that he’s a top product of a top college program (Mississippi State),
so
he’s not supposed to suck. He did show off mid-90s heat, although not
with
the command he’s supposed to have, leaving it up in the zone more than
is
ever going to be a good idea. But this was a nifty capper to a season
that
has seen him already effortlessly make the leap into Double-A before
rising
to Pawtucket. Between those two levels, he’s thrown 109.2 IP, allowing only 80
hits
and logging a 104:25 strikeout to walk ratio. If push came to shove,
the Sox
could do a lot worse than pasting him into the rotation should one of
the
starters break down, and the opportunity should be there for him to
replace
Miller in next year’s rotation.

CHICAGO WHITE SOX
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Acquired INF-B Geoff Blum from the Padres for LHP
Ryan Meaux; recalled RHP Jon Adkins
from
Charlotte; optioned UT-L Willie Harris and 1B/OF-L
Ross Gload to Charlotte. [7/31]

It would be easy to dismiss the trade as a disappointment, since it
isn’t
even a Chicago-appropriate trade: they got a Blum, like Leon, instead
of a
Bloom, like Allan.
Now, there’s no accounting for taste: some people may prefer the
President
of the
ill-fated Third Republic
, and others might prefer a cranky old man
blaming those kids and their rock’n roll for the decline
of
Western Civilization
.

Perhaps it won’t surprise people that I’m preferential to Blums over
Blooms,
but that isn’t the reason I actually like this move. More basically,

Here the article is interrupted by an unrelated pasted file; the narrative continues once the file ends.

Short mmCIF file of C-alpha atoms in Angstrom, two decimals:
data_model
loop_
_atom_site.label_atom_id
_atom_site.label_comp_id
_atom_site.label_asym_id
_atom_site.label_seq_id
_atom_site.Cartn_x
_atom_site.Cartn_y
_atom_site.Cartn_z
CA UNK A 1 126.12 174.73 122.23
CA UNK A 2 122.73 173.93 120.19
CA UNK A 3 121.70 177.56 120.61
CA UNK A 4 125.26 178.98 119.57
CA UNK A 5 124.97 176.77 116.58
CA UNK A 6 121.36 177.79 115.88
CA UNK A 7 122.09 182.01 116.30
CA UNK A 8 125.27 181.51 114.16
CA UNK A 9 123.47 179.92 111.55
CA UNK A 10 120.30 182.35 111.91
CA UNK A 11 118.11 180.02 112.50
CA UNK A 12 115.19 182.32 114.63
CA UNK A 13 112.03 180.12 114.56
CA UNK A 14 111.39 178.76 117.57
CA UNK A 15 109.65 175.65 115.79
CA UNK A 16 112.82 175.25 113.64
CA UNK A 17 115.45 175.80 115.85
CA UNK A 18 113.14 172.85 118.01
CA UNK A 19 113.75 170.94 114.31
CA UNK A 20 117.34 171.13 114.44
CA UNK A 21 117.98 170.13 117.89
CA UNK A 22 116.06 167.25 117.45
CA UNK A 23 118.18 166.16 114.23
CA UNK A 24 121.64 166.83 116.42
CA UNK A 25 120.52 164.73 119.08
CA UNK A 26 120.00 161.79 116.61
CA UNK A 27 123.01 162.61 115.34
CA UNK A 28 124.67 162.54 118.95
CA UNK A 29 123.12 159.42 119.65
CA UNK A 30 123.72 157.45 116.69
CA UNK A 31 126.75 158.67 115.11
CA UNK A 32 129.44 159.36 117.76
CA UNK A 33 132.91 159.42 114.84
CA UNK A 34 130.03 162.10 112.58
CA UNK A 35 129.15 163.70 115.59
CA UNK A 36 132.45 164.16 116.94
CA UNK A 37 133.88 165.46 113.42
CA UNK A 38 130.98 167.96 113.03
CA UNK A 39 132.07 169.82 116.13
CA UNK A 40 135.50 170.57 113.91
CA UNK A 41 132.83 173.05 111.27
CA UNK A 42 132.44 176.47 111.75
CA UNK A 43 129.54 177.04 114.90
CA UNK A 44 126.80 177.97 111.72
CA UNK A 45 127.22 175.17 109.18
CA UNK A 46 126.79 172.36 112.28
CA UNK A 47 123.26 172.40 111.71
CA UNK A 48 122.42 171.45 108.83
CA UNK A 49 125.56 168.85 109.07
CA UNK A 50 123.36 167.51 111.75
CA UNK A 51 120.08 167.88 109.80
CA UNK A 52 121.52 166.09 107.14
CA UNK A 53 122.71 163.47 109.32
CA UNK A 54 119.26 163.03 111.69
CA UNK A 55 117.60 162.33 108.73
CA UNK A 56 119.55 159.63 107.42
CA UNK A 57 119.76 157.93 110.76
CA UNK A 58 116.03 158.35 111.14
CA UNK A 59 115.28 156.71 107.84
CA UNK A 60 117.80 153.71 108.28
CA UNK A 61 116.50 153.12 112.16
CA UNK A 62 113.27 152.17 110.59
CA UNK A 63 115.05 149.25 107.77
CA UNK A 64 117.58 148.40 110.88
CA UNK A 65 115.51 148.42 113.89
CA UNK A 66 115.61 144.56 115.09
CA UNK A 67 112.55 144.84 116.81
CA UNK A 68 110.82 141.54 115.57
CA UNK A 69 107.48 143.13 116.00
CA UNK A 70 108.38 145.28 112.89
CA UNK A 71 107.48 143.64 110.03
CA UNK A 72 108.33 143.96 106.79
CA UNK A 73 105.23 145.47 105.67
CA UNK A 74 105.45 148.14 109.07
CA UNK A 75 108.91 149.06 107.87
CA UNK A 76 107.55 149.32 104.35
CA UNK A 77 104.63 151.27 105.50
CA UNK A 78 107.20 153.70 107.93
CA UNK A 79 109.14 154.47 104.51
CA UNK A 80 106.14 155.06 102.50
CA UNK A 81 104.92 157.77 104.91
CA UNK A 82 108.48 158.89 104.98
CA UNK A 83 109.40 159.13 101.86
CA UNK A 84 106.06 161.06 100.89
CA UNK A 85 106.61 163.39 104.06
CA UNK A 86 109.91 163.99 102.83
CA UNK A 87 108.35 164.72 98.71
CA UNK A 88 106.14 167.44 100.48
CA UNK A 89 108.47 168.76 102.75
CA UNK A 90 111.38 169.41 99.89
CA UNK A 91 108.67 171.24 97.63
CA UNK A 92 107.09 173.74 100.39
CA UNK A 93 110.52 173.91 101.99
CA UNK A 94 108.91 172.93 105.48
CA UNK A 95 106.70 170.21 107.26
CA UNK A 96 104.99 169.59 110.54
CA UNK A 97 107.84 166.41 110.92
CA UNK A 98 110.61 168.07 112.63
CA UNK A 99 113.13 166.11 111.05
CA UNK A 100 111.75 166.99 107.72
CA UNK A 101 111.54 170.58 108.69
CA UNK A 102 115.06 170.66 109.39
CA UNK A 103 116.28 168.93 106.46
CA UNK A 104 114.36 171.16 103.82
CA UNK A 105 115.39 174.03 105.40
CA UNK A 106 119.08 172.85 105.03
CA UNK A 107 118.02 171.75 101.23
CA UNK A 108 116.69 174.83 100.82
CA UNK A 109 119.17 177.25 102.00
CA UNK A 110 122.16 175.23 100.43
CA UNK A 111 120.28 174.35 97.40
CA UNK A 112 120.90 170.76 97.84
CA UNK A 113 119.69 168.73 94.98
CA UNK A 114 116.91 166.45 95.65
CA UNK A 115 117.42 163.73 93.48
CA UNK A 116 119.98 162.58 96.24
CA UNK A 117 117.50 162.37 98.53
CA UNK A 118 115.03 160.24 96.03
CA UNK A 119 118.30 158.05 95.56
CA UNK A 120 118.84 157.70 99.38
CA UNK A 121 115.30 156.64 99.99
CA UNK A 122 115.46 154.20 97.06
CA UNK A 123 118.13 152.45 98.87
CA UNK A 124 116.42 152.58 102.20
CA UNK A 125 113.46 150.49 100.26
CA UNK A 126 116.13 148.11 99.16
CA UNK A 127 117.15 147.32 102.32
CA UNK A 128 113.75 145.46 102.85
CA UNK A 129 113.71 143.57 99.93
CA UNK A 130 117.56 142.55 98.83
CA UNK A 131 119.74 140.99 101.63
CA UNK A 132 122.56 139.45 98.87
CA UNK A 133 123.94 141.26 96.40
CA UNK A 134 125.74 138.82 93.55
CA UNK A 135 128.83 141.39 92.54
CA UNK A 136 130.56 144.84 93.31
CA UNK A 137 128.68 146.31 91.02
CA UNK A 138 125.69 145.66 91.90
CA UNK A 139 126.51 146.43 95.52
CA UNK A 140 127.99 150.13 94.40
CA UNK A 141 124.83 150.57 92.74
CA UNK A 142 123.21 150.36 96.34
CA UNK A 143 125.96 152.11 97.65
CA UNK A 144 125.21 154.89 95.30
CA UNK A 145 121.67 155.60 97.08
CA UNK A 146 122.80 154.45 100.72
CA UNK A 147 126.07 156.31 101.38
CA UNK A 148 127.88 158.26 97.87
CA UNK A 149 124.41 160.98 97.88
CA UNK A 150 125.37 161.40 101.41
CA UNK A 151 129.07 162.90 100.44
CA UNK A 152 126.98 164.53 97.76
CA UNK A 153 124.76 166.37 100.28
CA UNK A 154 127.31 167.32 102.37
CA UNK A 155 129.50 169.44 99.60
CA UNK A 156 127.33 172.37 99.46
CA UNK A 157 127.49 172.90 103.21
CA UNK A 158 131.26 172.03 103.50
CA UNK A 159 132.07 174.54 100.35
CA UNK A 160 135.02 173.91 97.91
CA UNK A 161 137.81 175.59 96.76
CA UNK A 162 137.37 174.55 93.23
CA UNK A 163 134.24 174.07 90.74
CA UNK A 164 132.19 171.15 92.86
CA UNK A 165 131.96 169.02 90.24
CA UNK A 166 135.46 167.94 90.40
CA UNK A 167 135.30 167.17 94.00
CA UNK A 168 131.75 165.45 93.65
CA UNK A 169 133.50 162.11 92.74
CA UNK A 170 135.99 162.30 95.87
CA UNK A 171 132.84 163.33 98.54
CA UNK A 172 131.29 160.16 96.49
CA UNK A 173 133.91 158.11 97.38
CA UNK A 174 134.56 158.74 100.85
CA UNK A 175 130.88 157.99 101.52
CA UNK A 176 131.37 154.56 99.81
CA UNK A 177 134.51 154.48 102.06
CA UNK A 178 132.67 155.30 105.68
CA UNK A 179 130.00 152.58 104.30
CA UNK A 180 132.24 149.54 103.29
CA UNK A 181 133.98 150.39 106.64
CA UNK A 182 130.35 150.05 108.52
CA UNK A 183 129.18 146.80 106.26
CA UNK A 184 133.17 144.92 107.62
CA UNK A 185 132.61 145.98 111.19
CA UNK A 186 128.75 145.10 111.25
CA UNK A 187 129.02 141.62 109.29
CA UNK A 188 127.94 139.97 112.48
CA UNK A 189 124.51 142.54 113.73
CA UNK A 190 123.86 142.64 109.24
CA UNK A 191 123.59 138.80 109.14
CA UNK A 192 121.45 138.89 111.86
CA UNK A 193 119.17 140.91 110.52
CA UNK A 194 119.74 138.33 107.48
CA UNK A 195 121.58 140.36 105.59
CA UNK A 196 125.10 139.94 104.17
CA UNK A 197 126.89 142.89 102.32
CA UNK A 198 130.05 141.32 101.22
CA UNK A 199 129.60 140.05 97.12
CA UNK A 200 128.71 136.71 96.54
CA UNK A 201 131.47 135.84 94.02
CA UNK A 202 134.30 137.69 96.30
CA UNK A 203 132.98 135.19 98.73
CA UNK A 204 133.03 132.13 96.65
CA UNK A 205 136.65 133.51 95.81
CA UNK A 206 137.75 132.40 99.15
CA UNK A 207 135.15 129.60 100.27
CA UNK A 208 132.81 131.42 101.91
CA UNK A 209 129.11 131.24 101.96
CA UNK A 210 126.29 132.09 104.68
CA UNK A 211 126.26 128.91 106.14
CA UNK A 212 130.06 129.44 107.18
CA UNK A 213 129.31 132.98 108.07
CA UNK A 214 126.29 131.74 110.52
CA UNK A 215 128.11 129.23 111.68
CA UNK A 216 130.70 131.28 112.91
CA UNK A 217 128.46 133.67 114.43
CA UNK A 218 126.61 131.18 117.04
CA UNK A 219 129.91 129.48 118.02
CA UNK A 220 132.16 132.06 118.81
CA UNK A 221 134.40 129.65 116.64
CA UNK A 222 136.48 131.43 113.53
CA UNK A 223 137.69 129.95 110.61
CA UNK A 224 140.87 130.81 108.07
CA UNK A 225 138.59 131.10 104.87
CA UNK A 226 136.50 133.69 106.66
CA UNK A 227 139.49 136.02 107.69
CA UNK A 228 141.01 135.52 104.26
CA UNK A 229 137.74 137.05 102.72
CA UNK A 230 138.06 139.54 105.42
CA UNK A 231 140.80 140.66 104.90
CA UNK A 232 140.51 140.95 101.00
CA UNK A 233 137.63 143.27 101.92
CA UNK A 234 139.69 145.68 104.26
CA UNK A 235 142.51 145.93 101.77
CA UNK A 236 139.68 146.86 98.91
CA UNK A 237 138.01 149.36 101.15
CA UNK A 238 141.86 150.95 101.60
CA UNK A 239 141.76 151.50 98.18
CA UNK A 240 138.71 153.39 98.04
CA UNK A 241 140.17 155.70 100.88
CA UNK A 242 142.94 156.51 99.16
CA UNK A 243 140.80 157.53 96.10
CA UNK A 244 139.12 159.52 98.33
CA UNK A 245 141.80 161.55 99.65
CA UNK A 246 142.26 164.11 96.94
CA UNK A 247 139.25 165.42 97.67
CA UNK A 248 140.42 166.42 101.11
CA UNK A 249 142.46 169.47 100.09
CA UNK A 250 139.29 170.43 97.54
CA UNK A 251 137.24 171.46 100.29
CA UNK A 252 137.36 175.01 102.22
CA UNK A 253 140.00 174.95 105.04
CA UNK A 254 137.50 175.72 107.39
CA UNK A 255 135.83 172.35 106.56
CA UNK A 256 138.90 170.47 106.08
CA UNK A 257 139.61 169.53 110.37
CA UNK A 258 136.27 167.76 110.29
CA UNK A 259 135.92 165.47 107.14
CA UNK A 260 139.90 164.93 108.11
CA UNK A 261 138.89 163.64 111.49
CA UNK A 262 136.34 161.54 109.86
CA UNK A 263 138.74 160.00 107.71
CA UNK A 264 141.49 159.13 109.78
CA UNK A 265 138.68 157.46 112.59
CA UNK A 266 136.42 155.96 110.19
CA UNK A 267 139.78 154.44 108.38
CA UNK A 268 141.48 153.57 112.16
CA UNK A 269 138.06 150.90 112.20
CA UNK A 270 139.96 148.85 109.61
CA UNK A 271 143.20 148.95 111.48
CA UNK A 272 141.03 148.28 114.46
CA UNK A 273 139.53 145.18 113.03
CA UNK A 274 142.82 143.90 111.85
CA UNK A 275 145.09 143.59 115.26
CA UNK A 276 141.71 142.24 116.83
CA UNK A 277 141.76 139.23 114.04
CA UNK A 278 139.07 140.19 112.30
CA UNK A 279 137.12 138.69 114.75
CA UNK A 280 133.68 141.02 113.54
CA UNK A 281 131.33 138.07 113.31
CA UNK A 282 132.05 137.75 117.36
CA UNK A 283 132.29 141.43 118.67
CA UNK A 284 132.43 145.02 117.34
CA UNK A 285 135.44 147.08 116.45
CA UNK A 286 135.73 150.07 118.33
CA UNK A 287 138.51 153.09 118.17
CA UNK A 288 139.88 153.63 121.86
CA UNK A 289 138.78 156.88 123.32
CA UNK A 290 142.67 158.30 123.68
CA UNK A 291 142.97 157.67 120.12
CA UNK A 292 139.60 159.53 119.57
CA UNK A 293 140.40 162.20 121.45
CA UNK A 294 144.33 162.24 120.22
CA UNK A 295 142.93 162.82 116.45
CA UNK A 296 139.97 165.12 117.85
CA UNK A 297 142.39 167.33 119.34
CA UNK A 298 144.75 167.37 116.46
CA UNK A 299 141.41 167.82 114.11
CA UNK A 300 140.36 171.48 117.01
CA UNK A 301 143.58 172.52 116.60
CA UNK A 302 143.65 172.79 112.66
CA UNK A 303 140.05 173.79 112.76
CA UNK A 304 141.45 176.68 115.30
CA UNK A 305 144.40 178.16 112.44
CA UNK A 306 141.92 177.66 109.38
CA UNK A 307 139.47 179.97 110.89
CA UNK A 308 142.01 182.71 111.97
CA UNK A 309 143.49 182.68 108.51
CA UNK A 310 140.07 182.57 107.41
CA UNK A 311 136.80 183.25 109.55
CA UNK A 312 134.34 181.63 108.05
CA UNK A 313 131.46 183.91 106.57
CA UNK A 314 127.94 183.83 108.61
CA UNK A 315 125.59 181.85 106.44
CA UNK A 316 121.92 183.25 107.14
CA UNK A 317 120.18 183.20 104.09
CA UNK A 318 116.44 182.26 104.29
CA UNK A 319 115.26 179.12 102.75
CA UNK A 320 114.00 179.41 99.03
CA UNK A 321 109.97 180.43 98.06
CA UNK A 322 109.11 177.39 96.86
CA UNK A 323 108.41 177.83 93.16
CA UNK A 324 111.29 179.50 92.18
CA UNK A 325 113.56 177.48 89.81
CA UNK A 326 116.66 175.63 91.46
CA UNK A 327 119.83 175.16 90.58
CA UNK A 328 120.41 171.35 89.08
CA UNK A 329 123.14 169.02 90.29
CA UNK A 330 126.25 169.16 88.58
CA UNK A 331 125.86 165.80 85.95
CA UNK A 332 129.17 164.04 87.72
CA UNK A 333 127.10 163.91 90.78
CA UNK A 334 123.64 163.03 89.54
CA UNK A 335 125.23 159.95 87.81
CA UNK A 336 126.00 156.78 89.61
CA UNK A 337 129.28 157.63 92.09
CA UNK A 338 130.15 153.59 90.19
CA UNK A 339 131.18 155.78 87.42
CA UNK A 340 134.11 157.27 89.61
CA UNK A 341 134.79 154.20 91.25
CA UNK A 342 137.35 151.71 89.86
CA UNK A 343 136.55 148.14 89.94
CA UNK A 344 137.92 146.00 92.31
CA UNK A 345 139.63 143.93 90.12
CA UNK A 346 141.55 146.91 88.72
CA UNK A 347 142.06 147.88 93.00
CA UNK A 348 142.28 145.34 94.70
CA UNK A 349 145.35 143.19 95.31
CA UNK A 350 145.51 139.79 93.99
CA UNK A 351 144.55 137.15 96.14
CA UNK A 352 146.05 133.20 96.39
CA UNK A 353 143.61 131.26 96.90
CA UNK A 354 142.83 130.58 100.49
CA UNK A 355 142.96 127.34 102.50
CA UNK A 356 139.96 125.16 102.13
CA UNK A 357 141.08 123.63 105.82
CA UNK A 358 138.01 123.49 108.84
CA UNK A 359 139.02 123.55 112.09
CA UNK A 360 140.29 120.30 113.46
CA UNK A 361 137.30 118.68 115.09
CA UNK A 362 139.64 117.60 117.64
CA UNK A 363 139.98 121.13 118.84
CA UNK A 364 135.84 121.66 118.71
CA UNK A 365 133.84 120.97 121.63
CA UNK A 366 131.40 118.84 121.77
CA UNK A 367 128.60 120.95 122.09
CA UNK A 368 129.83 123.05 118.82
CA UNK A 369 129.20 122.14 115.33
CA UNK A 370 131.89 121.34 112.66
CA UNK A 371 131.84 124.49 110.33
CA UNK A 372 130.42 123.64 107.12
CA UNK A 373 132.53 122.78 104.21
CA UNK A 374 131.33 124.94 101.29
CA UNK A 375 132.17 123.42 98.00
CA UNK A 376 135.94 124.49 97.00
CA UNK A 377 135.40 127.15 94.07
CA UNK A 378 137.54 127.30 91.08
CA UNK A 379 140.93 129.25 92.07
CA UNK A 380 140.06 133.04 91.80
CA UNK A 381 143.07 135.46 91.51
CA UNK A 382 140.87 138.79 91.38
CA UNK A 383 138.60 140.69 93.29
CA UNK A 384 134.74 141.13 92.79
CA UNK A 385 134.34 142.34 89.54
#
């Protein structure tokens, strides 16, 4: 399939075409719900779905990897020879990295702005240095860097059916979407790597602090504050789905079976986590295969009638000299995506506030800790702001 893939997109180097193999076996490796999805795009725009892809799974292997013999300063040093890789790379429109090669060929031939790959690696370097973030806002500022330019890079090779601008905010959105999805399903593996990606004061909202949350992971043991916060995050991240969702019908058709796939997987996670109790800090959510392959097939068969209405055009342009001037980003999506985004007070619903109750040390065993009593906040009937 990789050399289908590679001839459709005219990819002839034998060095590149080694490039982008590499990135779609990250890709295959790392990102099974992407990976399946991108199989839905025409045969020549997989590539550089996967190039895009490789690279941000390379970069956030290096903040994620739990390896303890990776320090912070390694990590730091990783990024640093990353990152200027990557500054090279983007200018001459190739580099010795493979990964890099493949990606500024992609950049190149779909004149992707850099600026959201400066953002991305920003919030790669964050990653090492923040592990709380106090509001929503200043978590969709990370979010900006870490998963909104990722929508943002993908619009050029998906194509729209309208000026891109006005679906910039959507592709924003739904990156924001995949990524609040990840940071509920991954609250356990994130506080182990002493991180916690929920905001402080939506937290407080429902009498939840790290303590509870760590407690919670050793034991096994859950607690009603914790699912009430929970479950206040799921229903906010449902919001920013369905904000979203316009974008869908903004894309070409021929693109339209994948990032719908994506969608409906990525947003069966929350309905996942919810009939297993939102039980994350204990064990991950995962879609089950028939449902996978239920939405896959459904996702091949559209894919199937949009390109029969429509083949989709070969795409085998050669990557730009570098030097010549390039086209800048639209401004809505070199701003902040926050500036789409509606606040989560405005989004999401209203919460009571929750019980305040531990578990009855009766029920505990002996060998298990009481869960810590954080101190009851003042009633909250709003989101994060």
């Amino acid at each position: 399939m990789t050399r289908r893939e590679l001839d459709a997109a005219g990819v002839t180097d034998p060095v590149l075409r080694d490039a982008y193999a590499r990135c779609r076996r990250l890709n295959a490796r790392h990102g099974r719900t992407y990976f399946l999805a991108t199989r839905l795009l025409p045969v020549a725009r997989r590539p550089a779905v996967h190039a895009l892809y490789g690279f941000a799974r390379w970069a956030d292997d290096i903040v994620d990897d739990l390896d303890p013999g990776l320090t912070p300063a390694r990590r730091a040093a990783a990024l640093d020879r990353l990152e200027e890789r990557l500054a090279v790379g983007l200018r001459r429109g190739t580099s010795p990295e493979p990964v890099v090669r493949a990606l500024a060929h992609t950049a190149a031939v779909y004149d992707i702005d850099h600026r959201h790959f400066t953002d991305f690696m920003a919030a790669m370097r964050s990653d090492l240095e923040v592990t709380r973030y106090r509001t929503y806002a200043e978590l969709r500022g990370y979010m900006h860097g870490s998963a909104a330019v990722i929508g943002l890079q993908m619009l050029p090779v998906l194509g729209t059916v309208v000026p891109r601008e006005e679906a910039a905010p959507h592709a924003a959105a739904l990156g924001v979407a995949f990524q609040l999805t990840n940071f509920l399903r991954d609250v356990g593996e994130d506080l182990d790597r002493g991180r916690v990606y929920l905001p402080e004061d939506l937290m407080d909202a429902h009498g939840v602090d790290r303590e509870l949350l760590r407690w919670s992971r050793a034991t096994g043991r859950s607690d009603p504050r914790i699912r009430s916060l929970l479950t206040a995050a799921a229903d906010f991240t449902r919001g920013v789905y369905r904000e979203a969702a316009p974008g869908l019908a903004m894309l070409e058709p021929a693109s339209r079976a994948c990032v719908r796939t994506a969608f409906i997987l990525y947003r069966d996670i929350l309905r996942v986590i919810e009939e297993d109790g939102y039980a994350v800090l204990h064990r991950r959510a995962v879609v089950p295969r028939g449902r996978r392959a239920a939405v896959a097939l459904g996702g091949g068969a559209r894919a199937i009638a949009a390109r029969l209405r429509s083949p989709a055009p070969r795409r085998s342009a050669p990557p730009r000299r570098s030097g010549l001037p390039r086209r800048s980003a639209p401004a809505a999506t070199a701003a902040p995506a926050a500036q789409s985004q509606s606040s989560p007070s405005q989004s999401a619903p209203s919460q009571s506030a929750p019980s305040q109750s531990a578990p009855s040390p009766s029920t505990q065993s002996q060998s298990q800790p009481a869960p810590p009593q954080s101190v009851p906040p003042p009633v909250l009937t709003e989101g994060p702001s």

Geoff’s
hit .248/.347/.376 against right-handed pitching. That’s a higher OBP
than
normal for him, but as switch-hitters go, hitting lefty is Blum’s
strong
side (cue applause from Leon from beyond the grave), and that makes for
a
good match for Joe Crede (.245/.290/.441 vs. RHPs,
.290/.373/.484 vs. LHPs) against certain righthanded ace types. Add in
that
Blum can play a good third (if a much less special second or short),
and
he’s a good utility infielder for a team that leaves its shortstop and
second baseman on the field close to everyday. That helps explain why
Harris
is out of a job, since he’s really a second baseman in utilityman’s
clothing, and a little too obviously uncomfortable in mufti as well as
stale
in a bench role.

As for swapping Gload for a reliever, again, this one also makes good
sense.
With Dustin Hermanson‘s back woes and the worries that
Neal Cotts and Cliff Politte have
been
overworked, a spare arm for mop-up work makes sense. The Sox tried to
make
Adkins into a starter again this summer, and it didn’t work out
(again), but
plugged back into the long relief role he was in last year, he should
be
useful enough. The problem, such as it is, is that demoting Gload
highlights
the team’s lack of alternatives when it comes to replacing
Frank
Thomas
‘ bat now that he’s apparently out for the season. All
Carl Everett all the time is no way to invest all of